COMMISSIONER of Police Gary Griffith said his son’s selection to the national senior men’s football team was achieved based on his own merit and not on the premise of his father’s position at the helm of national security.
Griffith made these statements at a police press briefing on Monday. This comes nine days after an incident involving now former national men’s team goalkeeping coach Kelvin Jack and the CoP’s son, Gary Griffith III, which took place at the team’s camp in Nassau, Bahamas.
A short video clip of the incident was recorded by Griffith III and showed a visibly upset Jack telling the player, “I don’t care who you go and tell because your father doesn’t have more influence than me in TT football.”
Hours after, TT was eliminated from a chance to advance to the second round of the 2022 FIFA World Cup Concacaf Zone qualifiers.
Ironically, when the team returned home, head coach Terry Fenwick, assistant coach Derek King and Jack were all sacked for their failure to reach the second round of FIFA World Cup qualifying.
Before Griffith’s statement, it was said that Griffith III stormed out of a team-building exercise and was disrespectful because he was not selected to play in the Bahamas clash.
The CoP opted to clear the air on this matter and took aim at two particular journalists, who have “never kicked a lime” and who he said have been targeting his son to tarnish his character.
“Now we are seeing a desperate point to absorb lies, fake news, especially if it is juicy, to discredit my son because of who I am. Talks about my son being indisciplined and how he stormed out disciplinary meetings. That is a lie!
“That is a blatant lie. He never stormed out. My son was at a dinner table with the national team and after he completed dinner, he was going to the bathroom and he left. That is it! My son said nothing, he did nothing!
"The hatred and bitterness that some (people) have over me; they have trained it to my family. Judge people for who they are and not who their parents are,” he said.
Since the incident, the CoP said his son has been negatively affected. He added that anyone who holds a position of authority in TT is “demonised and discredited” because, as a society, “we always find everything negative and see the glass half empty.”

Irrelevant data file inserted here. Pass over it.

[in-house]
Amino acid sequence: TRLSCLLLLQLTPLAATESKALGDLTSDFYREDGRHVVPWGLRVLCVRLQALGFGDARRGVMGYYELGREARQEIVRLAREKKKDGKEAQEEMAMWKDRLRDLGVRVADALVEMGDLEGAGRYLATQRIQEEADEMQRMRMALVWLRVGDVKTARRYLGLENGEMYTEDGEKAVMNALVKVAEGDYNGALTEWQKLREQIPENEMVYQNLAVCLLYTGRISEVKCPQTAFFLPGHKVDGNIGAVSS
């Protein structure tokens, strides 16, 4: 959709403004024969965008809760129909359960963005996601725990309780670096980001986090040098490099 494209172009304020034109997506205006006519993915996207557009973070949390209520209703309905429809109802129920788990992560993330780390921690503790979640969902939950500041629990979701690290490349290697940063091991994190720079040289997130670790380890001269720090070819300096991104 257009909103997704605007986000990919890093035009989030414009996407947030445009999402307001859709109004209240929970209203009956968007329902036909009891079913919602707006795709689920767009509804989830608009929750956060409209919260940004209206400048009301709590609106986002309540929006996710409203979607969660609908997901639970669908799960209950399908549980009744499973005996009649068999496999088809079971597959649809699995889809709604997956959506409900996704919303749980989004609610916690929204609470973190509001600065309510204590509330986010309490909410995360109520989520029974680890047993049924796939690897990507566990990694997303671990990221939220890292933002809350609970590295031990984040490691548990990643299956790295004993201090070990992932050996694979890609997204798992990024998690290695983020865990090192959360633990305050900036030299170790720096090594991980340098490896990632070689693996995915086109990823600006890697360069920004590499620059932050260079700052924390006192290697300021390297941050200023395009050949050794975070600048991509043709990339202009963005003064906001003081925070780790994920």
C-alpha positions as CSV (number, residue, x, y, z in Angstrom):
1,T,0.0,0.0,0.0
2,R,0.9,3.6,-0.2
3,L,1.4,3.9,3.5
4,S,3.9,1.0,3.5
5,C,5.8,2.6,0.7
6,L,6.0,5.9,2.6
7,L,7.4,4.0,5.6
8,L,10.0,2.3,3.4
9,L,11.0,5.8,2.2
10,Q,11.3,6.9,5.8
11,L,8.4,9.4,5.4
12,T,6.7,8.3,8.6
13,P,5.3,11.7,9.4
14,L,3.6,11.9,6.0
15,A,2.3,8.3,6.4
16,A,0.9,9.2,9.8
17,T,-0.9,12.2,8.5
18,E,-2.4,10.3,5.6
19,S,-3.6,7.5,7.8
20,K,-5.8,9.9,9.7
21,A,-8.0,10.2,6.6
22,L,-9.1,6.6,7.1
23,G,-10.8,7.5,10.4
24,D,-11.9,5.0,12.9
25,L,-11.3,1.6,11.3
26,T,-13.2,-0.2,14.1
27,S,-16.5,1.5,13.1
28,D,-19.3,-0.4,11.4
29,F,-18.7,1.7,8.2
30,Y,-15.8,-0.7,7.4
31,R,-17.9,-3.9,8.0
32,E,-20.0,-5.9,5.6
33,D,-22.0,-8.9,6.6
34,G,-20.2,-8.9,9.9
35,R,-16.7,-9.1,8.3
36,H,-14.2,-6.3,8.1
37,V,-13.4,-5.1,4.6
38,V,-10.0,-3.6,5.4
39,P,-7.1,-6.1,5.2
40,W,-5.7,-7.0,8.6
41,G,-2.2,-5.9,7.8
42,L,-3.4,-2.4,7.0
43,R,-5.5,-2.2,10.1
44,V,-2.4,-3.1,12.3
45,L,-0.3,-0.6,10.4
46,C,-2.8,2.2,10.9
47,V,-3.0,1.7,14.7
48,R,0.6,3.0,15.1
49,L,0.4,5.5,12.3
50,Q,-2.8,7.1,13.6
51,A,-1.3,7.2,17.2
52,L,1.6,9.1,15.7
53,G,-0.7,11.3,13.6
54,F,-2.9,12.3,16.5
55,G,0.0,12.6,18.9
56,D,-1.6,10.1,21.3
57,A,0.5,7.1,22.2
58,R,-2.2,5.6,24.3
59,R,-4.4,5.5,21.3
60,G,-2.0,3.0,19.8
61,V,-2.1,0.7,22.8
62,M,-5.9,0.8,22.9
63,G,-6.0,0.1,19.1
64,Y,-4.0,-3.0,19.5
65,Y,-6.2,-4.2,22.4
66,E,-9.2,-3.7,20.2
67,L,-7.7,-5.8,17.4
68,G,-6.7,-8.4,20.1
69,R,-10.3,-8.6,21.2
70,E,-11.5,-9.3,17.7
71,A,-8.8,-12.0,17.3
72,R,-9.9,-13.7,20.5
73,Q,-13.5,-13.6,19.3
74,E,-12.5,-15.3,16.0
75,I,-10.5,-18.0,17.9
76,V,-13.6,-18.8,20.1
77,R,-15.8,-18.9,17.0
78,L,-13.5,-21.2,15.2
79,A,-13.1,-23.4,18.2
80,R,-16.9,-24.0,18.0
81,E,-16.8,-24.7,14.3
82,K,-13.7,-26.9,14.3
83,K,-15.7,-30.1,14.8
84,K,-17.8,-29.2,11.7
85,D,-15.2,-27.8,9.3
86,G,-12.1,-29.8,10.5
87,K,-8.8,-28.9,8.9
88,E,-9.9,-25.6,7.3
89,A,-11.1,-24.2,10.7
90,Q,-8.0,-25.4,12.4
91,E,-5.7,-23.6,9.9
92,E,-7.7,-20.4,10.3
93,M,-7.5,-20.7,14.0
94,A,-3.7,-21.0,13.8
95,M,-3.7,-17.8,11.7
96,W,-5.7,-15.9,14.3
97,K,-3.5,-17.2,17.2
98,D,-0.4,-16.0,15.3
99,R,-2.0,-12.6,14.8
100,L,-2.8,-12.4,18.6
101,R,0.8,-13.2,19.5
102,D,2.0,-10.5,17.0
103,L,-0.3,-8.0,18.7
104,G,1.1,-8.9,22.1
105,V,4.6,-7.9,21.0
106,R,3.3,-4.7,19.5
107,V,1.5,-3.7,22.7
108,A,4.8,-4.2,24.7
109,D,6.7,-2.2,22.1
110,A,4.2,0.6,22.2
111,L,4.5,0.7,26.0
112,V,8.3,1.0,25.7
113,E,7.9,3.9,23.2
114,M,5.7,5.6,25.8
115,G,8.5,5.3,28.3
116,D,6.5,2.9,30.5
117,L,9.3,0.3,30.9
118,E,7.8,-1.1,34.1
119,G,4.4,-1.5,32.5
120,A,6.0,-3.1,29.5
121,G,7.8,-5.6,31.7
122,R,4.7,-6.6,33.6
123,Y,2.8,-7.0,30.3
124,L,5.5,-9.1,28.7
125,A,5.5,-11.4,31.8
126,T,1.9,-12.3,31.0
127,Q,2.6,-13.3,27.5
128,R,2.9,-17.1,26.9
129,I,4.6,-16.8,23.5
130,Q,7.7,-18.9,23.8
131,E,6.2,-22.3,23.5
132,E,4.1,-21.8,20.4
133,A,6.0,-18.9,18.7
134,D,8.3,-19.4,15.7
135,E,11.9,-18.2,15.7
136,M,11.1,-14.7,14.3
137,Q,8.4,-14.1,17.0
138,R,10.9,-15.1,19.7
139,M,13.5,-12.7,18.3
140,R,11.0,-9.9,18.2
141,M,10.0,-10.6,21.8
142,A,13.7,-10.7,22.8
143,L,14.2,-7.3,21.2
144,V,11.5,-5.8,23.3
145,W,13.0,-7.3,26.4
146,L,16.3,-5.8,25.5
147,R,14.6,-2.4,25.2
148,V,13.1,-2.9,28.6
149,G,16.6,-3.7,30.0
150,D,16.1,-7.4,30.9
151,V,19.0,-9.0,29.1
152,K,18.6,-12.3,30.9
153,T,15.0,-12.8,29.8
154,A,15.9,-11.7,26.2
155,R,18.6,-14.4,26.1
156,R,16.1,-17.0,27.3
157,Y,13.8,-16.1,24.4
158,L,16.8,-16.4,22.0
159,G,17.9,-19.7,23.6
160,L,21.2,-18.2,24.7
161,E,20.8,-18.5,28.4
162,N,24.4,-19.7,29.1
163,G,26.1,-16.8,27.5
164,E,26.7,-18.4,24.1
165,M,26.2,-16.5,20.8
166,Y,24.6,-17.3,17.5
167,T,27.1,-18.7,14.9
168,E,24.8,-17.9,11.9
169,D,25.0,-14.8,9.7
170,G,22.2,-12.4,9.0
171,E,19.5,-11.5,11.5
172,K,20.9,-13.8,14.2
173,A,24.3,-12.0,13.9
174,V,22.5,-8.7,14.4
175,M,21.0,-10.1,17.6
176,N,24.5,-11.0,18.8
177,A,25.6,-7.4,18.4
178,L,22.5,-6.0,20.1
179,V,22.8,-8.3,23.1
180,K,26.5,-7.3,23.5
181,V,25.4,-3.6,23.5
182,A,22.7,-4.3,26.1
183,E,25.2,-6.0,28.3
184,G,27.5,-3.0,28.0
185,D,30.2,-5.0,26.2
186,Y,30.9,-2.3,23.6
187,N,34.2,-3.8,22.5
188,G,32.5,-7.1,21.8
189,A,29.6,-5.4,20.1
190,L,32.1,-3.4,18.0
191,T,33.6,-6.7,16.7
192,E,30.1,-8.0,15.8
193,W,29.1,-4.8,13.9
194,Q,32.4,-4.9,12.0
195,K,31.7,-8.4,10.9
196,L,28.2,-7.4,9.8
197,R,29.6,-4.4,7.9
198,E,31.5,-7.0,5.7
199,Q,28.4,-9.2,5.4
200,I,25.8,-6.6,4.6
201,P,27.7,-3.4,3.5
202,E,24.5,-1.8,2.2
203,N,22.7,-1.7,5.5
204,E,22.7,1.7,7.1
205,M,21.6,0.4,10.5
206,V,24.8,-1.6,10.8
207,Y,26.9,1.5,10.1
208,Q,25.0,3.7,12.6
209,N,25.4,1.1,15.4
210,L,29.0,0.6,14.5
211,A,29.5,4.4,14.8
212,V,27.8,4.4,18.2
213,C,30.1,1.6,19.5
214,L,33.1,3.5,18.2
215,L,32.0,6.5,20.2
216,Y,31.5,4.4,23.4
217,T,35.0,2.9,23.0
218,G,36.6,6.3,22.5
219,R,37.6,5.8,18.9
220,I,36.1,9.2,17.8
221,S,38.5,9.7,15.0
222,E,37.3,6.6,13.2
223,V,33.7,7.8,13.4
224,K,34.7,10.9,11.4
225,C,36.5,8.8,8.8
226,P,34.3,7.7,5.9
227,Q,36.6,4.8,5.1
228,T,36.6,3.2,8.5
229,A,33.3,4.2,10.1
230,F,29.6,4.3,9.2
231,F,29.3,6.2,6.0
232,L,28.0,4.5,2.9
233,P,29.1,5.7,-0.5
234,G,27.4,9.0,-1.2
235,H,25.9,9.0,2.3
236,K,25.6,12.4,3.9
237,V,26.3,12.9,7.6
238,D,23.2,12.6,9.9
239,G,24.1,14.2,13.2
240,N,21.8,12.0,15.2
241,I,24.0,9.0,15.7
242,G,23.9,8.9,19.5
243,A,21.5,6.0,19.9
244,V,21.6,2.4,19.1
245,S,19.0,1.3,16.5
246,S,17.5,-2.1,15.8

Griffith even said that the team was not even in a team-building session but was singing karaoke.
According to him, his son played for TT in the Under-17 World Cup qualifiers and was invited on a number of English trials with Queen’s Park Rangers, Ipswich Town, Bury FC, Gateshead FC and South Shields.
He is also the only TT footballer to receive a full football scholarship, for two years, at Sunderland College. Griffith III, however, although making the final 23-man team for the FIFA World Cup qualifiers, did not feature in any of the four matches (Guyana, Puerto Rico, Bahamas and St Kitts and Nevis). He is the youngest players on the senior team but is yet to make his national debut at this level.
Griffith even directed blame at an online journalist hinting that his negative reporting on the national team prior and during the tournament may have been the decisive factor in getting them kicked out.
“Every article he has put out on the TT football team has been negative, something of bacchanal and of gossip. That has done nothing to assist the national football. Thanks to (name called), he might have very well been the catalyst towards us not qualifying for the World Cup.
“Because when you put negativity constantly on a team, that can affect players before they go on to the field. So thank you Mr (name called) for what you have done.
“Here we have an 18-year old national player doing his best for this country and all you have from persons with no degree of coach qualifications in any aspect in football wants to demonise a national footballer without understanding the fact,” he added.
The CoP also called on corporate TT and other entities to stop criticising the team’s shortcomings and help invest and elevate the squad in its development.
So much so, that he even challenged those questioning his son’s talent for a game of one-vs-one against Griffith III.
“How many persons in the private sector have assisted any of our national teams ever? Very little! Our objective is to demonise, criticise and discredit our national teams, players and staff.
“People who want to continue to criticise my son, I challenge any of you all, seeing that you figure he can’t play football, let’s have a small goal (tournament), him against you. I’ll give you a four goal head start (to five). If you win, I’ll eat my police cap,” he said.
After the incident, Griffith said he would step away from his involvement in sport if it continues to affect his son.
When asked if this decision remains, he said, “It’s still the decision. If it is that my involvement is going to affect the development of my son, I’ve achieved, my son is just starting. I think I am the only person in this country who has been doing anything to help our national football team.
“We have so many companies, so many persons; just help. It’s unfair for me to be doing everything possible to help my country and to help the national team, and my son is being targeted for it. I think it is unfair to him. He should be judged based on who he is and not who his father is.”